Cyanobacteria play important roles in carbon and nutrient cycling in aquatic systems. Cyanobacteria biomass in most lakes has increased over recent decades, threatening both water quality and ecosystem management. However, due to lack of long-term monitoring, the factors that control the interannual variability and diversity of cyanobacteria are poorly known. In this study, we used genetics and geochemical record of a vertical-down sediment core to investigate the impacts of climate changes and human activities on the long-term (100-year) abundance and diversity of cyanobacteria at Lake Chenghai, southwestern China. The results show that before 1980 CE, the nutrient level of Lake Chenghai was in a generally natural state, and human impacts were relatively weak; whereas after 1980 CE the cyanobacterial biomass inferred from both qPCR and Miseq sequencing have significantly increased compared with the average of the past 100 years, suggesting that major changes in both human activities and hydrological conditions might have occurred since then. The phosphorus (P) concentration and lake level changes are thought to have significant impacts on the cyanobacterial biomass in this lake. We contend that both human activities and the decrease in lake water level (which could lead to enrichment of nutrients in the water) could have resulted in an increase in cyanobacterial biomass and total phosphorus (TP) in lake sediments. The results of this study suggest that controls on nutrient inputs and lake levels are necessary to ensure the sustainability of Lake Chenghai, especially under a continuous global warming scenario.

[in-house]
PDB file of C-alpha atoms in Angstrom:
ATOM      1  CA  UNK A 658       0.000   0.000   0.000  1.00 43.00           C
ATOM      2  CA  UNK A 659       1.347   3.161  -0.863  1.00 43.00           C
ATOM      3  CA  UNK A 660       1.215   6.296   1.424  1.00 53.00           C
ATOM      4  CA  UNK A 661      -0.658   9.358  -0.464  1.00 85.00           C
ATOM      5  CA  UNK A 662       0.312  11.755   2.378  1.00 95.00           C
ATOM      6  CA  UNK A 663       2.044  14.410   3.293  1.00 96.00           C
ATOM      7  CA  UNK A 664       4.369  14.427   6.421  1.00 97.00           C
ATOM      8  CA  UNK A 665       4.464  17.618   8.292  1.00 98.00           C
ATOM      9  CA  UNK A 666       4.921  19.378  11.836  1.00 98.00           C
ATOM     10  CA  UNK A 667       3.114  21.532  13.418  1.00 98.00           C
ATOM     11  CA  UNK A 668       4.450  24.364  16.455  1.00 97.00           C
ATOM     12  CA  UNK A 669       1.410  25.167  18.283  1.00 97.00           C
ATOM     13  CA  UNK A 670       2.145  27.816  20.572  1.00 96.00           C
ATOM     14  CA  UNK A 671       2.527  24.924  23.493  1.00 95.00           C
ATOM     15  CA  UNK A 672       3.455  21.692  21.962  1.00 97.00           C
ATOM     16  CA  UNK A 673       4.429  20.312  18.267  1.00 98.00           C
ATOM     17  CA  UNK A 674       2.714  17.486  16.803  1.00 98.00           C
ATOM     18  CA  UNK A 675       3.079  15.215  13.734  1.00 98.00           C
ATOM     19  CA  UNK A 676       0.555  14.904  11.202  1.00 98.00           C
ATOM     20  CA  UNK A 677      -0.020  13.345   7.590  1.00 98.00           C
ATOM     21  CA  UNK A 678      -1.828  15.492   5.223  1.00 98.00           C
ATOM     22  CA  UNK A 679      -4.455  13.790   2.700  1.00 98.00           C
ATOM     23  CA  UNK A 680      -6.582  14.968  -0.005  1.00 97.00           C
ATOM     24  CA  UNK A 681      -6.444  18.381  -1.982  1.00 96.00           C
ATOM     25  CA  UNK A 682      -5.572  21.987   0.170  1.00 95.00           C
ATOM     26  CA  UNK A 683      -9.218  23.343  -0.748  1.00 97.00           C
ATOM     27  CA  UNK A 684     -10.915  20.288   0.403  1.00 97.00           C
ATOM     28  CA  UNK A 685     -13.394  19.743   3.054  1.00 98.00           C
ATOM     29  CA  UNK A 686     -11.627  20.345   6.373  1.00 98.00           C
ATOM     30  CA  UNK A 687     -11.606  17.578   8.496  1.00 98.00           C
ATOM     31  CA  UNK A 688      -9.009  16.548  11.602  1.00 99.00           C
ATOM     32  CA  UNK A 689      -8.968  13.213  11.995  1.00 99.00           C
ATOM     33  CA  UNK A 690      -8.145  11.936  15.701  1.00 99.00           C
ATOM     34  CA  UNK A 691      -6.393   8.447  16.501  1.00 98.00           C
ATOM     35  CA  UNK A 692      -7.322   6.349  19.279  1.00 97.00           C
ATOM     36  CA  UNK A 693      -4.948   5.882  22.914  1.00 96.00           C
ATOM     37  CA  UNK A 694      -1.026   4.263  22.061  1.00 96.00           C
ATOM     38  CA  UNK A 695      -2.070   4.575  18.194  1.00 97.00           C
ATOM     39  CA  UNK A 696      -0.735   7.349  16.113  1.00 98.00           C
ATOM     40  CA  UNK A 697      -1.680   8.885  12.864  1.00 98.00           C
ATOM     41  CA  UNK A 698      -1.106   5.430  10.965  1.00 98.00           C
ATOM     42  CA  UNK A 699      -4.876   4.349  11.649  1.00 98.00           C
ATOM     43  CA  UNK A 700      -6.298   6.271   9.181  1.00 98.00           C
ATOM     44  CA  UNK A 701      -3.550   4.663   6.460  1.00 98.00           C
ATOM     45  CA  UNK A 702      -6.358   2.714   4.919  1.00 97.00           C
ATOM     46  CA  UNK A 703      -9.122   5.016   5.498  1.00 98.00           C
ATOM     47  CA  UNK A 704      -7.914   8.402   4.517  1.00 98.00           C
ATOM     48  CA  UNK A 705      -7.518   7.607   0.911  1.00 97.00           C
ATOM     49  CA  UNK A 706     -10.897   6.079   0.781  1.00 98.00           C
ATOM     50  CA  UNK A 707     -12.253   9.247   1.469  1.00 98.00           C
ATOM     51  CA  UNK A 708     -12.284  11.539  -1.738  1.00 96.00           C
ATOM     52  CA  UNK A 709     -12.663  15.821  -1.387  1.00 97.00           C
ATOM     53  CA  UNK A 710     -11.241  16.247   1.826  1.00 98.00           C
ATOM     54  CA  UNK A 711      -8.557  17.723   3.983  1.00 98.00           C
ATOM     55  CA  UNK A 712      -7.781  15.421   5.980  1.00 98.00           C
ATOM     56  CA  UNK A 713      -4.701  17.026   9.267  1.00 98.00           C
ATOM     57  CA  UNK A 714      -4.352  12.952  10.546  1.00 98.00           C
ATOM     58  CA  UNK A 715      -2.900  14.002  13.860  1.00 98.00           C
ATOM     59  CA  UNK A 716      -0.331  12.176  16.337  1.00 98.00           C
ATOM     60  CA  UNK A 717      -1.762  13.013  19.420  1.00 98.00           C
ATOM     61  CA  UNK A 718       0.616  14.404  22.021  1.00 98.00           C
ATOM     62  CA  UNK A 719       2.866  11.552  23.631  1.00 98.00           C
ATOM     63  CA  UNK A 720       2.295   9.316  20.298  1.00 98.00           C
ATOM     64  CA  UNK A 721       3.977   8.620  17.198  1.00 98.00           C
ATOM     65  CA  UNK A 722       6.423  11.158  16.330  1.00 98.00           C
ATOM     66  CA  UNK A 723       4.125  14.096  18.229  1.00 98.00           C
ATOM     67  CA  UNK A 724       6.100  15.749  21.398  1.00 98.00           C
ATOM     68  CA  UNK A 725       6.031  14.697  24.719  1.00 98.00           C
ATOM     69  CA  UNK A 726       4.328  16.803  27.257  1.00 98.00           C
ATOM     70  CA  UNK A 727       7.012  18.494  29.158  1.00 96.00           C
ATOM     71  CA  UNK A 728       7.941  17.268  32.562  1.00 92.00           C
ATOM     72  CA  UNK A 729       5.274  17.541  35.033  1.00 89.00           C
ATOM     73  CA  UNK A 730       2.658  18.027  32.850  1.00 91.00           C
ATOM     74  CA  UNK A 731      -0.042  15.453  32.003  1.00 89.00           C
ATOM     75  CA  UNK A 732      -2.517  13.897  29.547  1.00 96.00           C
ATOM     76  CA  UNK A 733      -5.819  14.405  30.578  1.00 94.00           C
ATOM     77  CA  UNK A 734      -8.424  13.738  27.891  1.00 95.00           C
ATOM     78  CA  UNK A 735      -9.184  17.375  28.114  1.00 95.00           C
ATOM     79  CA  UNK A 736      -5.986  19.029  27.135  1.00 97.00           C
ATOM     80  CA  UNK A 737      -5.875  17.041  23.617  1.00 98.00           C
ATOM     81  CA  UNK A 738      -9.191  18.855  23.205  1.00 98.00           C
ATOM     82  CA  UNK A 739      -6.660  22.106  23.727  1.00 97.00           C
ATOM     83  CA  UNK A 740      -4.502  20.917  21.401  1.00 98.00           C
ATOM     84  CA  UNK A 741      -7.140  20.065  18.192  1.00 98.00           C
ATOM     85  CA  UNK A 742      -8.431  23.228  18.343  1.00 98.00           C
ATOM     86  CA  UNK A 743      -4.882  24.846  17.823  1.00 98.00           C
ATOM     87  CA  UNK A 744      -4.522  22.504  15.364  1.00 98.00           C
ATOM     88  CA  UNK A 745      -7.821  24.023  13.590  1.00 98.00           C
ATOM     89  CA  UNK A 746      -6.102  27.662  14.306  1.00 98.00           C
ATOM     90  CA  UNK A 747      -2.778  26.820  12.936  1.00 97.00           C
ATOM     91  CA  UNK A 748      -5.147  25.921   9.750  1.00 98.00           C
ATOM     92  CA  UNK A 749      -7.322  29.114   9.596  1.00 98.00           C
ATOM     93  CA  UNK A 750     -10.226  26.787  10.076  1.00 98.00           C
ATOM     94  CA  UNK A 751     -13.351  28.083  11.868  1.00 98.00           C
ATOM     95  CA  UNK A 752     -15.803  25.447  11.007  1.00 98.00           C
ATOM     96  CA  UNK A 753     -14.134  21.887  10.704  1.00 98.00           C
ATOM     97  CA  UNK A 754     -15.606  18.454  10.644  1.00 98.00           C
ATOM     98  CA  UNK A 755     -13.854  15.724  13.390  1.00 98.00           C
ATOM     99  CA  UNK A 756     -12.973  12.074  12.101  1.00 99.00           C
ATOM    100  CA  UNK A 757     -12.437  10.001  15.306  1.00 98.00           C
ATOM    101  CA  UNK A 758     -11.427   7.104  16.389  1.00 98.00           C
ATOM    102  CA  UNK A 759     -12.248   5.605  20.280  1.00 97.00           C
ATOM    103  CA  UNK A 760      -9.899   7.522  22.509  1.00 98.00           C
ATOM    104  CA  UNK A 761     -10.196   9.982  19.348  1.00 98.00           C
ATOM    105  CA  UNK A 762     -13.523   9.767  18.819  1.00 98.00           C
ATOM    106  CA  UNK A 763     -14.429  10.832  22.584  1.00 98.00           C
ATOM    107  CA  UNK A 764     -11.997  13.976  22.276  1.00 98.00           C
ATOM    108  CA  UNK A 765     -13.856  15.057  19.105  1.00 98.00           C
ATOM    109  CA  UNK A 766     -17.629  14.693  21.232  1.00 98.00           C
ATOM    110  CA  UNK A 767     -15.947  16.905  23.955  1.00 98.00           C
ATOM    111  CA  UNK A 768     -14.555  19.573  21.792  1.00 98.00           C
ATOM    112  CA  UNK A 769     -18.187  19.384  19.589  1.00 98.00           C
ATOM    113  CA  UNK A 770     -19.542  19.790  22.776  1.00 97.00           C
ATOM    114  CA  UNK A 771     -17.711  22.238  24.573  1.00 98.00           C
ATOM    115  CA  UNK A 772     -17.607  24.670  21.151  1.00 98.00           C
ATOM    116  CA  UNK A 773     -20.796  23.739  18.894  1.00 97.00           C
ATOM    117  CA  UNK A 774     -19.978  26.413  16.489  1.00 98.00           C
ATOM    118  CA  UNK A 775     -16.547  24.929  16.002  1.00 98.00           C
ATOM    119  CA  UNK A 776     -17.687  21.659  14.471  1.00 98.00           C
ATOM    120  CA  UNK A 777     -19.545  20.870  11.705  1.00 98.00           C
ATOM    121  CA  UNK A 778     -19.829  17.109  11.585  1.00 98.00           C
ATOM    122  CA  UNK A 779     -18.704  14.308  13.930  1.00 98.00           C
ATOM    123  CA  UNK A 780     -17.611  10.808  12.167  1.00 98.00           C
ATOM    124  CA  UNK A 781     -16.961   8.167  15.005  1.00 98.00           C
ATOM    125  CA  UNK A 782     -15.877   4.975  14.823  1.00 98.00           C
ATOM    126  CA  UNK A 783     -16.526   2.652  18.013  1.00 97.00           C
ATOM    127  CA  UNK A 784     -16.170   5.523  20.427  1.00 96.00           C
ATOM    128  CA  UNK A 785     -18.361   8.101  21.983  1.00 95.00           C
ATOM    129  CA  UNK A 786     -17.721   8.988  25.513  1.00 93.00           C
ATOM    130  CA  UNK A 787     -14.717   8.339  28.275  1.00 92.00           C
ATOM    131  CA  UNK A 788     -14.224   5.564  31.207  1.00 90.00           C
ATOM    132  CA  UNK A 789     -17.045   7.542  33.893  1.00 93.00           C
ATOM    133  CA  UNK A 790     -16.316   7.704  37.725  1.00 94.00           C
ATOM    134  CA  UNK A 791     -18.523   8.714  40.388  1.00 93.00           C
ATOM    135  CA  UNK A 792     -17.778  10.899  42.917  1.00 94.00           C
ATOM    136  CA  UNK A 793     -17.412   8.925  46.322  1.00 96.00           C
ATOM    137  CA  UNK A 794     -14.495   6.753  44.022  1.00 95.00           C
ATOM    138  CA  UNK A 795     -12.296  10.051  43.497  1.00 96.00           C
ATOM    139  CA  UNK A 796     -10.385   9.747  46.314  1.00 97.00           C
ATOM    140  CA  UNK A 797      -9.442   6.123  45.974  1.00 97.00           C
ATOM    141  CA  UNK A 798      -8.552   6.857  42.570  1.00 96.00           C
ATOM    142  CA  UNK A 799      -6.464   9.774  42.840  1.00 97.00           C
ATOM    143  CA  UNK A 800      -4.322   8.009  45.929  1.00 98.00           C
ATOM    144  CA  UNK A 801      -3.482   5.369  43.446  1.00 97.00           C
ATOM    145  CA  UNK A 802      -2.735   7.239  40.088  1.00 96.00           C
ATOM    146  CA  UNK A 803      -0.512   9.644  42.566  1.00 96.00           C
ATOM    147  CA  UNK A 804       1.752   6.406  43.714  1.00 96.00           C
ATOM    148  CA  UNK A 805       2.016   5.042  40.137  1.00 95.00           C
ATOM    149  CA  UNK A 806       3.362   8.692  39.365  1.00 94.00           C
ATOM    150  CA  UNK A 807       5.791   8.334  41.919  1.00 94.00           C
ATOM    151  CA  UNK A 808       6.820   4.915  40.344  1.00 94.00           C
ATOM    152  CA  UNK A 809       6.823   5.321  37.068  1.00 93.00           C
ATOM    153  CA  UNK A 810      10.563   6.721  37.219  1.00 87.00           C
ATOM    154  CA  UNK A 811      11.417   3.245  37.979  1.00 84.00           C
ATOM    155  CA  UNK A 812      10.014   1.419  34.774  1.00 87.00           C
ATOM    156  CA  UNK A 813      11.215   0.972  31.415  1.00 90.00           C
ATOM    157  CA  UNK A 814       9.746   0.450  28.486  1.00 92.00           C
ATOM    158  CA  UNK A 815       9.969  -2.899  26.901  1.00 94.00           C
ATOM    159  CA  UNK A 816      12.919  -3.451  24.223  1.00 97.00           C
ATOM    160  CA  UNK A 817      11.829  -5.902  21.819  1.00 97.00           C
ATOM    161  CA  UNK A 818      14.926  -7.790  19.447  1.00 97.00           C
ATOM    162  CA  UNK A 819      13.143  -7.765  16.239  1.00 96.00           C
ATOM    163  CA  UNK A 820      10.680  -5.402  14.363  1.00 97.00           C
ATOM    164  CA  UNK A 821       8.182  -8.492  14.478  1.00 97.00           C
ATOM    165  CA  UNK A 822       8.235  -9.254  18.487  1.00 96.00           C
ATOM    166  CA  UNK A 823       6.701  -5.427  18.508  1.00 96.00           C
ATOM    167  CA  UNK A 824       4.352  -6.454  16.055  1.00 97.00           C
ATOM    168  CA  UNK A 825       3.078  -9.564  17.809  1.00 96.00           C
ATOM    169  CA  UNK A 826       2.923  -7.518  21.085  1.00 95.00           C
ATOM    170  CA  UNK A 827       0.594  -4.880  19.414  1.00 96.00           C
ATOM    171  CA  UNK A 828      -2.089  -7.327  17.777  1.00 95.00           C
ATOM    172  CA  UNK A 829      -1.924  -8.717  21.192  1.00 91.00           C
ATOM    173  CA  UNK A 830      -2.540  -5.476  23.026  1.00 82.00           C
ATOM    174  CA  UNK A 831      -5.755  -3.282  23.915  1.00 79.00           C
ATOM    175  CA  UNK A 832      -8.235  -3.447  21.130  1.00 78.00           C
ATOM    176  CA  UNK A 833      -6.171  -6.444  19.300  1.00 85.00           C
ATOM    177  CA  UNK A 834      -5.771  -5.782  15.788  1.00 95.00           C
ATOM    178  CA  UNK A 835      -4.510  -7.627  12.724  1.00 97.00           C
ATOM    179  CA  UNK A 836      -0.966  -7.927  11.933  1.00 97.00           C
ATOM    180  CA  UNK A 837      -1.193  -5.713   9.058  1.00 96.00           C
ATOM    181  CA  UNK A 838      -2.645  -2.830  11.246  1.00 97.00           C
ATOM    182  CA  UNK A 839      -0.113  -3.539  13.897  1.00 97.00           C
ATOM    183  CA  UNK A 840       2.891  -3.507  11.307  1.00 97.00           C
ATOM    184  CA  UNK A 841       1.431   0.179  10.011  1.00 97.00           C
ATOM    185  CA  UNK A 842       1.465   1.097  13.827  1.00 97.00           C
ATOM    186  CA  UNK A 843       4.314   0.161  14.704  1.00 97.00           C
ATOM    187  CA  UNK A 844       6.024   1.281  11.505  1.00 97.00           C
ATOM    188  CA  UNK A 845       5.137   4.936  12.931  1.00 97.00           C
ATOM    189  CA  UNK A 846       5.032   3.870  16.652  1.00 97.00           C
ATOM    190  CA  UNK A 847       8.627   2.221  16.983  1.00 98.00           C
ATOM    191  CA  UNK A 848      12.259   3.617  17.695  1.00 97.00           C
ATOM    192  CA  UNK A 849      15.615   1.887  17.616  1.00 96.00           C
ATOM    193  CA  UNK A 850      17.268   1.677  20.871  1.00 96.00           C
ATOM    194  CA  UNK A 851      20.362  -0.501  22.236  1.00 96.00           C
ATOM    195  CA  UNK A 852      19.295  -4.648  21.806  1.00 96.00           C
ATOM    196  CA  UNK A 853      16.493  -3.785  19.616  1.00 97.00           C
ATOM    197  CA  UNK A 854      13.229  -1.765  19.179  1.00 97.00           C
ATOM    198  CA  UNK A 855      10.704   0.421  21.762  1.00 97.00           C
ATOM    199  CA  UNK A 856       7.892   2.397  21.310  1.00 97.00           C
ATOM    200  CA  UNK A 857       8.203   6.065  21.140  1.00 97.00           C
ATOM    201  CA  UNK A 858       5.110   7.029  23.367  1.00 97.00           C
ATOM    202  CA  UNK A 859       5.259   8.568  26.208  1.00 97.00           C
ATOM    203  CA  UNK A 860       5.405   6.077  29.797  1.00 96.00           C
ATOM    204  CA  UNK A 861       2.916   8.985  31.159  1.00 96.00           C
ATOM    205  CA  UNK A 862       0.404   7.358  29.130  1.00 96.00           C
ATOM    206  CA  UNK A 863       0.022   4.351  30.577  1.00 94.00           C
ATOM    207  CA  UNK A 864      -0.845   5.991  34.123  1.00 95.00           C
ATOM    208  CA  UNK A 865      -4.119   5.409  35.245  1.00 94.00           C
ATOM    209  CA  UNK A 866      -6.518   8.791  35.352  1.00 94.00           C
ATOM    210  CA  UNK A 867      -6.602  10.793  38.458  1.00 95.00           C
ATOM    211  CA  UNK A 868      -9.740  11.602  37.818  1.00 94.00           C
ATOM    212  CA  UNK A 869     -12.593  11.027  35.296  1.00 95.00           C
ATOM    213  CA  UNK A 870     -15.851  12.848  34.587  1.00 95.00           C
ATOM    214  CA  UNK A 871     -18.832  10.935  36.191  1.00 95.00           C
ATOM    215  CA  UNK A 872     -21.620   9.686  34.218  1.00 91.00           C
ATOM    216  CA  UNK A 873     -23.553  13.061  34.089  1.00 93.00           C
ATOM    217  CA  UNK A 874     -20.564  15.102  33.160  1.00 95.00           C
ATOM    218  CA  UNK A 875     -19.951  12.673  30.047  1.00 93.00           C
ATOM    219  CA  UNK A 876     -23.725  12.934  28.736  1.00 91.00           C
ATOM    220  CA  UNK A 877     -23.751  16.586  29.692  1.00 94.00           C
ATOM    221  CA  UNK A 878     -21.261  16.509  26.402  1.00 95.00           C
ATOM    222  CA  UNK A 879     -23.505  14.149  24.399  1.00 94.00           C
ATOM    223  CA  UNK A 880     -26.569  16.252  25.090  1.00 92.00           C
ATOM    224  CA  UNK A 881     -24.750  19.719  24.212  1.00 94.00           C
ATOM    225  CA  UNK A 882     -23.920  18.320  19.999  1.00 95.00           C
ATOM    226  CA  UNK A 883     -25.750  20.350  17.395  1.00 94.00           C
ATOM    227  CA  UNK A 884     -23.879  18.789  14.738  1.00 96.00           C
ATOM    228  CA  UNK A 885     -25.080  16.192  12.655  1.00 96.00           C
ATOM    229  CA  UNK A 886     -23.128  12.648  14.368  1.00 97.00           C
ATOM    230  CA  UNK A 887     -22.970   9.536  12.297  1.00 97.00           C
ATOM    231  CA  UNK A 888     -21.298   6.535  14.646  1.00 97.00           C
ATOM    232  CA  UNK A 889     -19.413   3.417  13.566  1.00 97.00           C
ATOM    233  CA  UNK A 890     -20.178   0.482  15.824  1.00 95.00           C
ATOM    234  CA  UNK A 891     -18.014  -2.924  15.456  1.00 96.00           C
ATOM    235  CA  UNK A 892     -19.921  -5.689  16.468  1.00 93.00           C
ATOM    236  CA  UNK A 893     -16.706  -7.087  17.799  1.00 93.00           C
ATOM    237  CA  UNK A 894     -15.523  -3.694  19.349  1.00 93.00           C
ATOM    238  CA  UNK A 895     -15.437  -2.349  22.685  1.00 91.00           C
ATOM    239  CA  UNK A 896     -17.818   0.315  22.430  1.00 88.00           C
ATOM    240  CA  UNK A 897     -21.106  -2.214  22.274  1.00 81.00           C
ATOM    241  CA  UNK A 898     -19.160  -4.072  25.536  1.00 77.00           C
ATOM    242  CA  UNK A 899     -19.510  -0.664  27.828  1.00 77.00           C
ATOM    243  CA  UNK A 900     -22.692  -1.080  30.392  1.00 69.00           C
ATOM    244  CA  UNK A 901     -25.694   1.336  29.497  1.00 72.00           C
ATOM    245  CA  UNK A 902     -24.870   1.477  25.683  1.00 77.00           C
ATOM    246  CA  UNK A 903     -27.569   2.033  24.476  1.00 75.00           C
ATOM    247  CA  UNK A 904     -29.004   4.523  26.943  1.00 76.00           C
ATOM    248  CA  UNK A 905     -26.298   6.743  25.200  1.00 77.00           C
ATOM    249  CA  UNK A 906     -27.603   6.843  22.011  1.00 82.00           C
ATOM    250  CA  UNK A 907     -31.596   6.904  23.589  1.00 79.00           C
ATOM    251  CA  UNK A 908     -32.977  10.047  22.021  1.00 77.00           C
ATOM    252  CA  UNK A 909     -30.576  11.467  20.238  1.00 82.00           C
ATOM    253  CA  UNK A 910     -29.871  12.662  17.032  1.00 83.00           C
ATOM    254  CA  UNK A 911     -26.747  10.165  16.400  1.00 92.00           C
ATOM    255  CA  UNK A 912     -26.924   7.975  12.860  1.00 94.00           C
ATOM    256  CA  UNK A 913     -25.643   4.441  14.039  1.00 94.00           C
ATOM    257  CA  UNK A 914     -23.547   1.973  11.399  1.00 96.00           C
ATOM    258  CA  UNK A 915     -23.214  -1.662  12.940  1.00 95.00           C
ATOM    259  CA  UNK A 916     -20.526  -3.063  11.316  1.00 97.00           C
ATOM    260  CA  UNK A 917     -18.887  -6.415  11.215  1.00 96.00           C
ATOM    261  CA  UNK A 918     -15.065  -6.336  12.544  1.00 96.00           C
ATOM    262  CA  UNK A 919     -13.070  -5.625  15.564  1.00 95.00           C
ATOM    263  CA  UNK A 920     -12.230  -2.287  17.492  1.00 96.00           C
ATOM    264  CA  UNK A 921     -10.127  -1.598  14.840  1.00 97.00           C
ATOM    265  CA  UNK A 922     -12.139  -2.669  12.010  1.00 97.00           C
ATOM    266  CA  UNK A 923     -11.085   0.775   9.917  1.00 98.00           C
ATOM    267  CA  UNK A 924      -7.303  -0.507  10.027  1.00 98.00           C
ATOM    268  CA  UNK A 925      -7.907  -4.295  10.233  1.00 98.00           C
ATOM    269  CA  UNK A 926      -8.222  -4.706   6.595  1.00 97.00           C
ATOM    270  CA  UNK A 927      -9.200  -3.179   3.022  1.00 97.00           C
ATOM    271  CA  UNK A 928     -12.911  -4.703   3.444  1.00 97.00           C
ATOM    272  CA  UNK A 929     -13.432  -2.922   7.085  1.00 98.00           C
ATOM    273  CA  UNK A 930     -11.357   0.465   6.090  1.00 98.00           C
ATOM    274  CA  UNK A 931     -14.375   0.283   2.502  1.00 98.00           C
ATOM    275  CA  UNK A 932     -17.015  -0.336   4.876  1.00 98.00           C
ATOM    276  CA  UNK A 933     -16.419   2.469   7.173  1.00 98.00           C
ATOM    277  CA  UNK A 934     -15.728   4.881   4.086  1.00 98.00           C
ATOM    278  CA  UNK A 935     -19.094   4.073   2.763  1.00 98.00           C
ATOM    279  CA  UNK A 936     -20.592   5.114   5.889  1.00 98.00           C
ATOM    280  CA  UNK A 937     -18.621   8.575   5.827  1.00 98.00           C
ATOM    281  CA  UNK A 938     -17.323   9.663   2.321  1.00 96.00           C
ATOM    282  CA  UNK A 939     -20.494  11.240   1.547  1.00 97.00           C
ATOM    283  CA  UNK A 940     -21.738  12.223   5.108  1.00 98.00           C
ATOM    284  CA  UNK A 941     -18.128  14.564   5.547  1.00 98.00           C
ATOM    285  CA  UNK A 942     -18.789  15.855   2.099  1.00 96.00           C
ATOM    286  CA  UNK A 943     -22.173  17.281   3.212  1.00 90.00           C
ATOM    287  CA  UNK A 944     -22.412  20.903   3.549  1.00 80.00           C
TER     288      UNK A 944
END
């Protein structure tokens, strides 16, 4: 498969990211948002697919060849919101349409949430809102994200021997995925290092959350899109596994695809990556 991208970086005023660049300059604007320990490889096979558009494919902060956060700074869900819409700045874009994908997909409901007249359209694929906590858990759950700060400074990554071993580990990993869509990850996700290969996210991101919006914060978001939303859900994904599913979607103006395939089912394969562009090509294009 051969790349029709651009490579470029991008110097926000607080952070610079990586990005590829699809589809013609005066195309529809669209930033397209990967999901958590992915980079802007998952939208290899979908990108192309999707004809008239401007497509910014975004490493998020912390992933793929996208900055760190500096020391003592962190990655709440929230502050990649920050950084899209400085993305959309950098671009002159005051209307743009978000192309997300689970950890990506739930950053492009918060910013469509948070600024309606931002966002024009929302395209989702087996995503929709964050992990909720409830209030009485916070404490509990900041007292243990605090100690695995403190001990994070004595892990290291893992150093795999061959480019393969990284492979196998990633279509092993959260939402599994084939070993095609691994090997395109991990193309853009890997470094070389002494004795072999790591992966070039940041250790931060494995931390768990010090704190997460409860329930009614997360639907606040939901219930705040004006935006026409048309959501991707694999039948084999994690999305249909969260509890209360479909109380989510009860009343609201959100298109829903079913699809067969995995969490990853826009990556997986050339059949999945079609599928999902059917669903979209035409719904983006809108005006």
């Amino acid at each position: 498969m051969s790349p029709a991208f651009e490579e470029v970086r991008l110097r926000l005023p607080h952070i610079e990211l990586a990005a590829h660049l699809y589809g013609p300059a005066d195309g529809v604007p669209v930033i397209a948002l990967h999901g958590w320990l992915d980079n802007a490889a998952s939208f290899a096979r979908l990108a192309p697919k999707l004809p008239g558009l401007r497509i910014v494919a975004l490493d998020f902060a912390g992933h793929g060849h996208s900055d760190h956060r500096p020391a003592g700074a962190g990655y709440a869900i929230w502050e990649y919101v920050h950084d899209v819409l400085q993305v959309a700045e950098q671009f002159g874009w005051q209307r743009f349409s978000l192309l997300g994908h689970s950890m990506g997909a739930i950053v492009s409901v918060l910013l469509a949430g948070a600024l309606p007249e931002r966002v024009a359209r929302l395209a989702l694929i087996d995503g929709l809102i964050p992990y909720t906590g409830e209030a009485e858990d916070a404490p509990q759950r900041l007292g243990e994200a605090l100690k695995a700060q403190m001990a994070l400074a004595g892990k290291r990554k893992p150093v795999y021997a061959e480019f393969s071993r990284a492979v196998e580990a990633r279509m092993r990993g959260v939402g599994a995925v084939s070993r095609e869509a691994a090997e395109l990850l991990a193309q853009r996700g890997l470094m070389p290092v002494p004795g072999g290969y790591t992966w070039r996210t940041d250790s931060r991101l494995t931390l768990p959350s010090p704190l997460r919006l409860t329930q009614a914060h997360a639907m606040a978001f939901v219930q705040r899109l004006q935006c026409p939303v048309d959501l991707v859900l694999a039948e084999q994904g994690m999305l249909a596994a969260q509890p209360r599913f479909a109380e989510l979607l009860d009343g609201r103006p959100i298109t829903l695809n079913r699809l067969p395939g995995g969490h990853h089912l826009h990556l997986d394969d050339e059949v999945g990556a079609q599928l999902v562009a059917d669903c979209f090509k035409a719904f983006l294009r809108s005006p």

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- Lake Chenghai
- Lake sediments